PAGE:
For readers who may not be aware of the Global Burden of Diseases, Injuries, and Risk Factors study (GBD), this is a regional and global research program of disease burden that assesses mortality and disability from major diseases, injuries, and risk factors. With its first report in 1990, it introduced the disability-adjusted life year (DALY) as a new metric to quantify disease burden to aid comparisons.1 The authors of this paper have accessed the publicly available DALY data for glaucoma from the GBD in 20162 and used this to look at sex differences in age-standardized DALY rates. Additionally, the authors attempted to explore associations of glaucoma DALY burden with three covariates, socioeconomic status (Human Development Index), education (using mean Years of Education), and inequality (Gini coefficient), all measured at country level.
GBD2019 will show a reduction in age-standardized prevalence of glaucoma blindness globally but an increase in moderate and severe vision impairment, over the past decade
Although not explained in the paper, DALYs are a composite of prevalence of vison-impairing glaucoma (derived from population-based studies of eye disease) and the disability weight associated with that severity of vision impairment. In this case, the authors have used glaucoma DALYs which are a combination of DALYs for glaucoma blindness (< 3/60) and glaucoma vision impairment (< 6/18 to 3/60). The authors report that the glaucoma burden (measured in total DALYs) had increased from 1990 to 2016. This had already been reported by the GBD [in DALYs]3 and the Vision Loss Expert Group [VLEG; in cases and crude prevalence rates]4 and would be expected given the ageing of populations. It is interesting that the increase in age-standardized DALYs (and correspondingly age-standardized prevalence) observed between 1990 and 2010 appears to have reversed in the last decade (2010- 2019). GBD 2019 (working with VLEG's more comprehensive Global Vision Database with more glaucoma data sources) will shortly report an 11% reduction in age-standardized DALY rate for glaucoma burden over the past decade.5 By concentrating on all DALYs due to glaucoma in this paper by Wu et al., one cannot disentangle the temporal change in differing severities of glaucomatous vision impairment. Interestingly, GBD2019 will show a reduction in age-standardized prevalence of glaucoma blindness globally but an increase in moderate and severe vision impairment, over the past decade.5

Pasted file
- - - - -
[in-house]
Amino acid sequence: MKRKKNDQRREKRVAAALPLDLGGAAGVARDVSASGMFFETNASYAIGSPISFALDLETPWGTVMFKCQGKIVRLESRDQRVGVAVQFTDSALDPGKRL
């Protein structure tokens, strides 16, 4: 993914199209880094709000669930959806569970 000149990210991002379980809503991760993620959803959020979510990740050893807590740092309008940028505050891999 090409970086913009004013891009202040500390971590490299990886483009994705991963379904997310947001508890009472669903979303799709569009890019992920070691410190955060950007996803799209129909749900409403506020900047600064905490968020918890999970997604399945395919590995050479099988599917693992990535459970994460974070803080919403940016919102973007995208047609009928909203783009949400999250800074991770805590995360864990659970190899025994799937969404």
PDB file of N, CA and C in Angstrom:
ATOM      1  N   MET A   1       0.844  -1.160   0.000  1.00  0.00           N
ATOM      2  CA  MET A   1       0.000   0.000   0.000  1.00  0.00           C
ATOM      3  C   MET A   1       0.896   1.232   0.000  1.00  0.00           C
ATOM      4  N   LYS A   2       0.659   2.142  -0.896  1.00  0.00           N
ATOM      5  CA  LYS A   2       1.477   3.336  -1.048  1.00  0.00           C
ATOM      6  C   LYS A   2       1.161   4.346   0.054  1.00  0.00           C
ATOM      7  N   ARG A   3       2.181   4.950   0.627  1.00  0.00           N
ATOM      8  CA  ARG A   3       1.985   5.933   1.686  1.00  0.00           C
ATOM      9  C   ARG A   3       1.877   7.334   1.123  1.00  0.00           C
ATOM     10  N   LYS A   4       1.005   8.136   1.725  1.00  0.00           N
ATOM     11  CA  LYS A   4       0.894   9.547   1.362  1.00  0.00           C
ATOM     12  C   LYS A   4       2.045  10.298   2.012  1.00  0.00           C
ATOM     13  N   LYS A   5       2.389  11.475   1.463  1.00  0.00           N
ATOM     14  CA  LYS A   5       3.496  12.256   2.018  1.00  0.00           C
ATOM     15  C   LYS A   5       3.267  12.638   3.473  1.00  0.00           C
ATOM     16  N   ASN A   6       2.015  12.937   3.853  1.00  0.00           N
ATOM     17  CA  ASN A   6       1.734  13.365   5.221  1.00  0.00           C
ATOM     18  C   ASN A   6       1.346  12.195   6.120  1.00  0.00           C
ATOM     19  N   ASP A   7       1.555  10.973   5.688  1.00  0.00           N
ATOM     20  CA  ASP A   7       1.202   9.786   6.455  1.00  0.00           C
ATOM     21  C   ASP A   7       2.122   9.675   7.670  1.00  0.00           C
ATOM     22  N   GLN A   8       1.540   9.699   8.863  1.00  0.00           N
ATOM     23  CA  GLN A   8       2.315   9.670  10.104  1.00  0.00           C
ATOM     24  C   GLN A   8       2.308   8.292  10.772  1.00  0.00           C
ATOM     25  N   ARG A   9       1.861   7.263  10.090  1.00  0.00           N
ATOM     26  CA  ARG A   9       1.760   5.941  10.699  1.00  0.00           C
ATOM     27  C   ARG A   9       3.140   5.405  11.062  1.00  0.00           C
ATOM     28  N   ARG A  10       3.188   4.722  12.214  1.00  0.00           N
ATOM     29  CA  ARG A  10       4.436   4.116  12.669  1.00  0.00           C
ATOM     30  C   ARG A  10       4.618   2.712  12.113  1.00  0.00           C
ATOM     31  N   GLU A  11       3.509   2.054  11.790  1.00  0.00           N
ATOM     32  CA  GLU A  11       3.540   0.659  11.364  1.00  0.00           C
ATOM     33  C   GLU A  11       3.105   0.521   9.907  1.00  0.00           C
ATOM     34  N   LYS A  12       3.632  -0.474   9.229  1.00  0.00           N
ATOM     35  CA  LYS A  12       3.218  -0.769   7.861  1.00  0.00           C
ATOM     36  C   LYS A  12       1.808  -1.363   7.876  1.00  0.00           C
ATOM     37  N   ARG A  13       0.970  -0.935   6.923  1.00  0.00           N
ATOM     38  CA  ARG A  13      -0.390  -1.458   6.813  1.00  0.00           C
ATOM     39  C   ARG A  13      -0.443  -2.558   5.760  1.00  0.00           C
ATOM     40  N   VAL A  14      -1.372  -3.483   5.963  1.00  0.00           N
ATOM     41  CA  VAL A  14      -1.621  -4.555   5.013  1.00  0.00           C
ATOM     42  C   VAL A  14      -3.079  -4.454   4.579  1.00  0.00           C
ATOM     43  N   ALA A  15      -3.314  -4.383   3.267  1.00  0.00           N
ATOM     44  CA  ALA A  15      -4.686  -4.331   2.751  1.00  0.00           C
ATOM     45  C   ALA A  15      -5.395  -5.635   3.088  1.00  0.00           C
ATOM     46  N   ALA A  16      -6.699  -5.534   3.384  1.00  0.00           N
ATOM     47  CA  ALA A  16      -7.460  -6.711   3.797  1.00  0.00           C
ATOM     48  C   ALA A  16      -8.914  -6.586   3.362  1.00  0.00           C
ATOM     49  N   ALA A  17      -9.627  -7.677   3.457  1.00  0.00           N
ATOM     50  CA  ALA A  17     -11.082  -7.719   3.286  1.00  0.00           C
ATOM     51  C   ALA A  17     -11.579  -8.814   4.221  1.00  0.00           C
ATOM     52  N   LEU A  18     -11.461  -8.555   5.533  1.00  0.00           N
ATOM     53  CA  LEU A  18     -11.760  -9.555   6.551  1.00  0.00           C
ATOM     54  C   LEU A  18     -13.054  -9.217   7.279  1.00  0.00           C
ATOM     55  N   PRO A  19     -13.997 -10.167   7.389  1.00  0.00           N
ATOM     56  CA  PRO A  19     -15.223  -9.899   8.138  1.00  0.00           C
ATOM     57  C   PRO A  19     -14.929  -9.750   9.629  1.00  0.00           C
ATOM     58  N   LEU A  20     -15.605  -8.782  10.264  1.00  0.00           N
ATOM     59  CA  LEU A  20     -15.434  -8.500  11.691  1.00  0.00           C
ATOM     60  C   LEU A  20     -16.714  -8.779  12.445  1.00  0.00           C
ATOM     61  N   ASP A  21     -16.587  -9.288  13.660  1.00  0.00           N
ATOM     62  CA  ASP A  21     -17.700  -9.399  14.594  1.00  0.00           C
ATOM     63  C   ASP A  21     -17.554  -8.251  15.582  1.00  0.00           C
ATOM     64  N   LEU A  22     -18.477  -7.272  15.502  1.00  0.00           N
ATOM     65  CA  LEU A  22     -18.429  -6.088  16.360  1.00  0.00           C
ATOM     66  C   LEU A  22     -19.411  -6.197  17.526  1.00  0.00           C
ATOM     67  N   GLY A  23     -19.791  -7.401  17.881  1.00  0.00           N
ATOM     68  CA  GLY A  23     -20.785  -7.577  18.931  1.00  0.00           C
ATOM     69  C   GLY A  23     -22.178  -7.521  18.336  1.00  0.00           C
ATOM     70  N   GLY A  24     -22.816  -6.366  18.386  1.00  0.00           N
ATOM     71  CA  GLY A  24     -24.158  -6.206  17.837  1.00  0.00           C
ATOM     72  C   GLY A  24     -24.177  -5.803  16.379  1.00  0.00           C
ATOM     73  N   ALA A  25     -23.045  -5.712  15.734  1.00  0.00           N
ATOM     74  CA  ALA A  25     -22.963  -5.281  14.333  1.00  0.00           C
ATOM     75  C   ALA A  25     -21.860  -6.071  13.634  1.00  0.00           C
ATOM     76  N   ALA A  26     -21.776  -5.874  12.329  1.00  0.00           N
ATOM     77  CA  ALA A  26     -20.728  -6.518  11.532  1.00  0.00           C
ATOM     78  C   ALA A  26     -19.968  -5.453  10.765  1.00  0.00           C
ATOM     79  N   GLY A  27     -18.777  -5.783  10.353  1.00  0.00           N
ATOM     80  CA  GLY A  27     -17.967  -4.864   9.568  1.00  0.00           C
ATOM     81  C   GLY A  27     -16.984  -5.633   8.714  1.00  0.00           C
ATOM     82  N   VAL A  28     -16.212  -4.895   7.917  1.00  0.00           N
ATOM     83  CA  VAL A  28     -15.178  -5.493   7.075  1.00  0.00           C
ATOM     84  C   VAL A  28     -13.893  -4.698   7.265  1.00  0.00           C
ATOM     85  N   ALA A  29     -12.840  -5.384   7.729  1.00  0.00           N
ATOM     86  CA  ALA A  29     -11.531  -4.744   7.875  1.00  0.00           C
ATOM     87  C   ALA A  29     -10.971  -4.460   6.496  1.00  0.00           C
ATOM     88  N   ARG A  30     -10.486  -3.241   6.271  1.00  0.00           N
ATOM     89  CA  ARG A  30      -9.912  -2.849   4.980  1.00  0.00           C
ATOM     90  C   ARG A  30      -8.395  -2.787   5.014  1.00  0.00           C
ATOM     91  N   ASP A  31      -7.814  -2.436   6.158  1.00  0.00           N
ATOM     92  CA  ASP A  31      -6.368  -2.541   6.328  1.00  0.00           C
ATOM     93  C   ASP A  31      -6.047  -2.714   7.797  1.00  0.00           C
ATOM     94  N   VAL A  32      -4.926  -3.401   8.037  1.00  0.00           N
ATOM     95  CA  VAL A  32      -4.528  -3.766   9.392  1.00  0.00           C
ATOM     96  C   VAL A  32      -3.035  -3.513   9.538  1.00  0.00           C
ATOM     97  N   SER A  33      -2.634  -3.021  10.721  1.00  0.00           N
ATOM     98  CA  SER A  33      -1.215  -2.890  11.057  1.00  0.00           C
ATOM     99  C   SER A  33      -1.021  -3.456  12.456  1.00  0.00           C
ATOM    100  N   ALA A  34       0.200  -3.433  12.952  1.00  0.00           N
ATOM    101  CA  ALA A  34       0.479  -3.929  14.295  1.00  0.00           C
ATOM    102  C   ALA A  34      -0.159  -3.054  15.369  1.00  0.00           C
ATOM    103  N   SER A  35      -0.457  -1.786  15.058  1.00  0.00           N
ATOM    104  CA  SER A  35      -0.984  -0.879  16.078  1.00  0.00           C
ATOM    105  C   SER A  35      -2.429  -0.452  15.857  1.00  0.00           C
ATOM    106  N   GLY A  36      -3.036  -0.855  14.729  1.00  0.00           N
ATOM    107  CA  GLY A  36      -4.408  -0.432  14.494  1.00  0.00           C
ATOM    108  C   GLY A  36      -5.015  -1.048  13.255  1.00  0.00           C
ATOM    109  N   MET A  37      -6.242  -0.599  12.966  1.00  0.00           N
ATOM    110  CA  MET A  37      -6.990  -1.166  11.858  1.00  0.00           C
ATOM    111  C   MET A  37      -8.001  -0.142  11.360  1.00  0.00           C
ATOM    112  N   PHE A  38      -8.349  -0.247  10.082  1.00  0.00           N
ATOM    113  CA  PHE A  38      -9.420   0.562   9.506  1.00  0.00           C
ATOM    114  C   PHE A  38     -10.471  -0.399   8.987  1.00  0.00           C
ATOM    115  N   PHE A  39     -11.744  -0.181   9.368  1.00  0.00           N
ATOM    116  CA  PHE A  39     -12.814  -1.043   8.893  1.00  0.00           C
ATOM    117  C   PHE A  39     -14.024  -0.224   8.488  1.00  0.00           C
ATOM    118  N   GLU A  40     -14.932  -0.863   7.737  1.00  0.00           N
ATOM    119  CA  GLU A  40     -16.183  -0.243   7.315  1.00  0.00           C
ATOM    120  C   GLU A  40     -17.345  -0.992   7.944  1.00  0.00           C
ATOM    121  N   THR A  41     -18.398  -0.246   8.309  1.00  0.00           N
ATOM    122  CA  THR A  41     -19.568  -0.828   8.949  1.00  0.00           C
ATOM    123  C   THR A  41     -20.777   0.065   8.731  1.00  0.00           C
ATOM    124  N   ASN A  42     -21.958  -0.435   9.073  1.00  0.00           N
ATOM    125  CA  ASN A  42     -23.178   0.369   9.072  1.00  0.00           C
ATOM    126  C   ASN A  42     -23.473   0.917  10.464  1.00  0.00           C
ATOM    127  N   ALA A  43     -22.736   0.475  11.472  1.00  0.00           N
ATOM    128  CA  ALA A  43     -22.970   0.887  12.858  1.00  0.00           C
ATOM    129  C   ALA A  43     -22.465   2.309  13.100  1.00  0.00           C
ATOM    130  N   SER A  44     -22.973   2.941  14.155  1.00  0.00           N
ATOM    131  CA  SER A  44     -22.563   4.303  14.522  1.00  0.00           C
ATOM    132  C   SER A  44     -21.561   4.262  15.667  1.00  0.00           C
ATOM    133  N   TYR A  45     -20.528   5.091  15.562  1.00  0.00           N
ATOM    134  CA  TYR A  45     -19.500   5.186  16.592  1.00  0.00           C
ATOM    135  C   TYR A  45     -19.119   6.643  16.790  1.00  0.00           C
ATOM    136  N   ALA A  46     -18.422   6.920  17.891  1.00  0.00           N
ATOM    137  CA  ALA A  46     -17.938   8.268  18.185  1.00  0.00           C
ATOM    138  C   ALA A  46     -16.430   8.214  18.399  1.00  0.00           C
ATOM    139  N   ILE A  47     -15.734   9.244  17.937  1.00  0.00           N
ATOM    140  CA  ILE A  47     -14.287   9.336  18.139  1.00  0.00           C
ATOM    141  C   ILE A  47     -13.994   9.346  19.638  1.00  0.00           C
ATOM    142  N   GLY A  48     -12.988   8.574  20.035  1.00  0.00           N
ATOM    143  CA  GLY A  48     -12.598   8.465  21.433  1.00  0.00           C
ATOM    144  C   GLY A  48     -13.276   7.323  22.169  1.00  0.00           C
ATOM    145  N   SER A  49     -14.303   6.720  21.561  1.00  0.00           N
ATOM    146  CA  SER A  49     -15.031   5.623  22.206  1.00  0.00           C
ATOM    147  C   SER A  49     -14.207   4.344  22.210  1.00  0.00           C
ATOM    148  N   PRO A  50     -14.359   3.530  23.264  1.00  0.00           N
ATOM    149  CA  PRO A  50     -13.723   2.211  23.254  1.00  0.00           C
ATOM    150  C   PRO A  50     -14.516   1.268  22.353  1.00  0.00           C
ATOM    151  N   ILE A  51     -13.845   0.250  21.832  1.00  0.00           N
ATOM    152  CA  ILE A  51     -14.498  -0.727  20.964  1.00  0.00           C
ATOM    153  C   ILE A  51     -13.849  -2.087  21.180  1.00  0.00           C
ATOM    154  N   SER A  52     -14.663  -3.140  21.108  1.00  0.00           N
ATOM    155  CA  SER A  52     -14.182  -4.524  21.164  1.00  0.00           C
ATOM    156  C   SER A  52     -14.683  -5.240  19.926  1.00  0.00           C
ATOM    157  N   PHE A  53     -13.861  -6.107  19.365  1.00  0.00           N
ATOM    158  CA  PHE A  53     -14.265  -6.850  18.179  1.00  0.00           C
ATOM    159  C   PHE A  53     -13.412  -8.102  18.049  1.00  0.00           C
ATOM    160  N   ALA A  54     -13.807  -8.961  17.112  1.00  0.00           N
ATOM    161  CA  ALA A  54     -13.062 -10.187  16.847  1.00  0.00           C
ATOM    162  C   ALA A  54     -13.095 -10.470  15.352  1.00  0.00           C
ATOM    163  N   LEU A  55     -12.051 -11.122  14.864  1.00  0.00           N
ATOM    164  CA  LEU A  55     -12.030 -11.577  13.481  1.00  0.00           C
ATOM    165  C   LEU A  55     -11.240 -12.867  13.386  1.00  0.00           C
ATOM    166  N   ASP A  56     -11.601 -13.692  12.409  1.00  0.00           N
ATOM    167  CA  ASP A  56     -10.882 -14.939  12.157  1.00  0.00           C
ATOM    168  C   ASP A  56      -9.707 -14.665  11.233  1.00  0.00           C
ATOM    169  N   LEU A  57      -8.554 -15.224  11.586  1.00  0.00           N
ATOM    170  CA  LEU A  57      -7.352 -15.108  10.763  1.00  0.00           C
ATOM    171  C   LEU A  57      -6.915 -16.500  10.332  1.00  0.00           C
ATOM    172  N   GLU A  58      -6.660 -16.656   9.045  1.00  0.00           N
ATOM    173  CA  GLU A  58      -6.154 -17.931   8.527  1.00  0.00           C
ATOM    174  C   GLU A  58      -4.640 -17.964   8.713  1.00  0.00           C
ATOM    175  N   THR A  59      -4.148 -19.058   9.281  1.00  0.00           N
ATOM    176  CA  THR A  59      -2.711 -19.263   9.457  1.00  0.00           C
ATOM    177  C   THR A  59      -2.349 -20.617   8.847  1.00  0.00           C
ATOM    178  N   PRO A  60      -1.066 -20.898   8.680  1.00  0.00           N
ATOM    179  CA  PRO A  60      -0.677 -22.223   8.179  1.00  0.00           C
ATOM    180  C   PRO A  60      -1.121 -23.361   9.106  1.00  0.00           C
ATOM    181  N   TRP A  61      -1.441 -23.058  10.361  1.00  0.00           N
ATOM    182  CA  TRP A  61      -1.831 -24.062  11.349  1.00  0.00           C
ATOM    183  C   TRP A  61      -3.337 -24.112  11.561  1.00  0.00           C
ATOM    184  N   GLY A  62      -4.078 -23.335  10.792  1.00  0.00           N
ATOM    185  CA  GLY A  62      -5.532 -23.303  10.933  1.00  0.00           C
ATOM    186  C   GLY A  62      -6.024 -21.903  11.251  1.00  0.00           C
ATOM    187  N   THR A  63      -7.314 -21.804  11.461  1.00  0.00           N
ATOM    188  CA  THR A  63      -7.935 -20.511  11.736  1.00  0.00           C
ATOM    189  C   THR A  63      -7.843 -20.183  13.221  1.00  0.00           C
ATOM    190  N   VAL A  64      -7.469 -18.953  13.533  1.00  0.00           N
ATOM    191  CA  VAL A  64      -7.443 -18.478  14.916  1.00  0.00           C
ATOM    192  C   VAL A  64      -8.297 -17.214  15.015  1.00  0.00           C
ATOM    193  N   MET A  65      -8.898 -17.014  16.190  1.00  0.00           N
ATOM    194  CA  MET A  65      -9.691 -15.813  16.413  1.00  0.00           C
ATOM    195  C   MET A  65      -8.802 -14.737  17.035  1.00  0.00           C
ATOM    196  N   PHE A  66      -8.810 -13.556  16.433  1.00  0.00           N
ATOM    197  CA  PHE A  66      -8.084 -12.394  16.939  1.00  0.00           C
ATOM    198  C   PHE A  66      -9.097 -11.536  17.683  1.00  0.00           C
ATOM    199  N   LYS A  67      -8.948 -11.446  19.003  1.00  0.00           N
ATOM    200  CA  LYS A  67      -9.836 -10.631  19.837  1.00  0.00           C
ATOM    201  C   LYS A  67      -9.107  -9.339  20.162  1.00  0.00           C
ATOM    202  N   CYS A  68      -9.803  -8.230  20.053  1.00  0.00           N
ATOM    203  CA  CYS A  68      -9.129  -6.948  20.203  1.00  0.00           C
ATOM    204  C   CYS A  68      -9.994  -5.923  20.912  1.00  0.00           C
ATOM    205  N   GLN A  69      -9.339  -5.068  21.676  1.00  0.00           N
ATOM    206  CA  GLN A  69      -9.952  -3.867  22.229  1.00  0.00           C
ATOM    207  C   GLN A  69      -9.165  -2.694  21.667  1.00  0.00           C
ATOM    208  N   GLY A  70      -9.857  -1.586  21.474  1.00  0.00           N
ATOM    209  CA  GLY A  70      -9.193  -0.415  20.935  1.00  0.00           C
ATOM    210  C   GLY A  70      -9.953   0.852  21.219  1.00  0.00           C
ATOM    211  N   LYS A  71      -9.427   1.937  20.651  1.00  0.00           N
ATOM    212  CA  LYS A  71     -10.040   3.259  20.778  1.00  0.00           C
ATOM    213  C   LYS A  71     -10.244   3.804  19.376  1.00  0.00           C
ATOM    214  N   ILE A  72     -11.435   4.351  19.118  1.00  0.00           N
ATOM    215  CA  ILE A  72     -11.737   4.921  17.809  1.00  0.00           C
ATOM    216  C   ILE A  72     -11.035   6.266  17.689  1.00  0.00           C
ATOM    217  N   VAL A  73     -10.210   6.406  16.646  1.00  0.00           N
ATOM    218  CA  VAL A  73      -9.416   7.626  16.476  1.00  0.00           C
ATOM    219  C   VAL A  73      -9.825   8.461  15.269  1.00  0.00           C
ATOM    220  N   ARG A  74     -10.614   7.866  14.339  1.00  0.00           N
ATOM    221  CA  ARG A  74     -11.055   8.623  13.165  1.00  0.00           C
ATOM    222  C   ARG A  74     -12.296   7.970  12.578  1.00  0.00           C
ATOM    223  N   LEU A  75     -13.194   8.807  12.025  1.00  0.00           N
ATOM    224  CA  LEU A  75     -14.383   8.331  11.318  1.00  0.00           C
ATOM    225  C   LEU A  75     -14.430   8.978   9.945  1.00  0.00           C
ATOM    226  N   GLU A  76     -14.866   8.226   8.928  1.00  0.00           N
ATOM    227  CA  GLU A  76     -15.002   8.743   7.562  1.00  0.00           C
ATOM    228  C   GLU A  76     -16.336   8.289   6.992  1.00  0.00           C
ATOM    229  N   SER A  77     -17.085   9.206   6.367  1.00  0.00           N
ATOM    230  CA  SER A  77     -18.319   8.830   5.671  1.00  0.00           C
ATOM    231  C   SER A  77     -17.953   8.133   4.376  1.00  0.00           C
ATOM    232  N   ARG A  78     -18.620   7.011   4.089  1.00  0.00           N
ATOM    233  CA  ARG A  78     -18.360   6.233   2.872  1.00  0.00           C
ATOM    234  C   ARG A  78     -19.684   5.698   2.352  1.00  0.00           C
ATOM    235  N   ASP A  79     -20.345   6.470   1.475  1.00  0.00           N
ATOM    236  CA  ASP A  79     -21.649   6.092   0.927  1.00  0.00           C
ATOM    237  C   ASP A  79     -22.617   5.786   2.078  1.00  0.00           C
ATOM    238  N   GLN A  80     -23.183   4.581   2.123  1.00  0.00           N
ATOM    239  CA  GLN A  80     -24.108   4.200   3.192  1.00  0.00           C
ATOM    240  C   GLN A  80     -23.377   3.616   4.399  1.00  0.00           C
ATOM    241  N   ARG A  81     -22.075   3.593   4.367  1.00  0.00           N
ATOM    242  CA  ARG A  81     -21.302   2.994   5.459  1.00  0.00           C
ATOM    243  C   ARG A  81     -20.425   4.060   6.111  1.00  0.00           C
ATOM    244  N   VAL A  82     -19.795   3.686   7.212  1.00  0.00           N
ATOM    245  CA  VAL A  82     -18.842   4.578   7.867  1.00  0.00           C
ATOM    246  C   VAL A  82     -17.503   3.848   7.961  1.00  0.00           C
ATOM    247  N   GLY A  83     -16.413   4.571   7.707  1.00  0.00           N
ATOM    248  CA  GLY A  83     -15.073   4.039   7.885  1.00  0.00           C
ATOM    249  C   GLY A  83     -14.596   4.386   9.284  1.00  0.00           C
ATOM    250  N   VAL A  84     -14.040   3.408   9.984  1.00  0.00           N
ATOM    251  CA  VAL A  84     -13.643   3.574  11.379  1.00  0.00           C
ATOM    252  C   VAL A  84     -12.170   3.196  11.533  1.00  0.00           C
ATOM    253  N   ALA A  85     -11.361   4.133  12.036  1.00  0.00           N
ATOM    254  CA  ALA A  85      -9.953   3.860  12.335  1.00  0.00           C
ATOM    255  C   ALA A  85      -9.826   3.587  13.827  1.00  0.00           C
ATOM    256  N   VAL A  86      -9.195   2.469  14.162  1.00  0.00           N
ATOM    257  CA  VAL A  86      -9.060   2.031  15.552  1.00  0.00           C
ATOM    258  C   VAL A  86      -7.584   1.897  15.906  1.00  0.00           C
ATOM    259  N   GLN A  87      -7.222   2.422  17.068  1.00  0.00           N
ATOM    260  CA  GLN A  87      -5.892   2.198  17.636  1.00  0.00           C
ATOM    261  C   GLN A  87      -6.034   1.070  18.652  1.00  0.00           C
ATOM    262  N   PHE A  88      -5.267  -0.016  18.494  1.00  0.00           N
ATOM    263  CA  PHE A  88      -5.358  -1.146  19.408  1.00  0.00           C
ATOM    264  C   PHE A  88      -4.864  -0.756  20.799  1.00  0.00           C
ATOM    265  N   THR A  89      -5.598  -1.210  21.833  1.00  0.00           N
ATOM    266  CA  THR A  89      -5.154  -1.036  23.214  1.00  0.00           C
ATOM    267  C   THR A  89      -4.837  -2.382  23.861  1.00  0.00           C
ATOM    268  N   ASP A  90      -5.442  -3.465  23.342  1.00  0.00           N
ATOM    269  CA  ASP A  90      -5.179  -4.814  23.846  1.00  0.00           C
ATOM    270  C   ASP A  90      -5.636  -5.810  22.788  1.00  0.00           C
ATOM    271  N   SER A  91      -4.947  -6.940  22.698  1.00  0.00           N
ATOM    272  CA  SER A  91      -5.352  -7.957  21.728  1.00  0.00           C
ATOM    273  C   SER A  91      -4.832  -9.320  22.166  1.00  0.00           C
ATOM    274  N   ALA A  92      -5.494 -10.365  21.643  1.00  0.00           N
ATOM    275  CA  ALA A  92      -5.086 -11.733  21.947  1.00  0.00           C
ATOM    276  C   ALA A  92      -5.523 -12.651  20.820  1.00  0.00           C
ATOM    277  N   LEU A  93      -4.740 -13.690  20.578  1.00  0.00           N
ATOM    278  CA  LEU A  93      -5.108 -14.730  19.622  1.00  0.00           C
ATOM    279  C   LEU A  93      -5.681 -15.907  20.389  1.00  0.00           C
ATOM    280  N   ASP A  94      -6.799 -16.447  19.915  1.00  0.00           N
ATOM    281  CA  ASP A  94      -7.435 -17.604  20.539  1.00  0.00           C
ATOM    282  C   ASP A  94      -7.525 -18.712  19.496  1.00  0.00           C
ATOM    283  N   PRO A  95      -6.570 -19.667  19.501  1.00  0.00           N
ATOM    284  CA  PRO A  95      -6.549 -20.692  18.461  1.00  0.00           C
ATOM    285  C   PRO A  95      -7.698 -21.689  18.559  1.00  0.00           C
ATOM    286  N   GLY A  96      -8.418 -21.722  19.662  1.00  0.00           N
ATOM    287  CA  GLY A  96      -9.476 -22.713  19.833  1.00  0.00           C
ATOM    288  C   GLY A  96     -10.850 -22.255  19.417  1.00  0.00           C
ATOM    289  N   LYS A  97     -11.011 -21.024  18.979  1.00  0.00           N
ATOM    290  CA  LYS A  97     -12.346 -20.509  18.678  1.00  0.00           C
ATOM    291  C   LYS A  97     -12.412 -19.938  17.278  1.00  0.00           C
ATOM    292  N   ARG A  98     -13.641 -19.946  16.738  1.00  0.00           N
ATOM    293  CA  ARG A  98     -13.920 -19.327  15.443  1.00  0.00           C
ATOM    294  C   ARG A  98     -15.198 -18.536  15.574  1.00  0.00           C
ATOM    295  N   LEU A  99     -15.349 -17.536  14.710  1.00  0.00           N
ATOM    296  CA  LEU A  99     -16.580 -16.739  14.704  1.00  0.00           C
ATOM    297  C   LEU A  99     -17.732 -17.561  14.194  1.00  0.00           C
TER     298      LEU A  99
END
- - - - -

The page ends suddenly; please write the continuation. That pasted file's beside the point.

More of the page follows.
Despite more sources of population-based glaucoma data since 2016, the sparsity of data still precludes precise country-specific glaucoma vision impairment prevalence rates, which is why this is not displayed in Vision Atlas, the vision loss mapping tool hosted by the International Agency for Prevention of Blindness.6 In spite of this country-level uncertainty, the authors then tested for relationships between glaucoma DALY rate and the aforementioned three covariates. Given that these covariates are closely related to a factor called Socio-Economic Index (a composite of education, fertility rates, and economic status) that is actually used by the GBD's statistical model to calculate DALYs, this collinearity presents the considerable risk that the analyses and conclusions drawn concerning socioeconomic disparities in glaucoma burden will be distorted.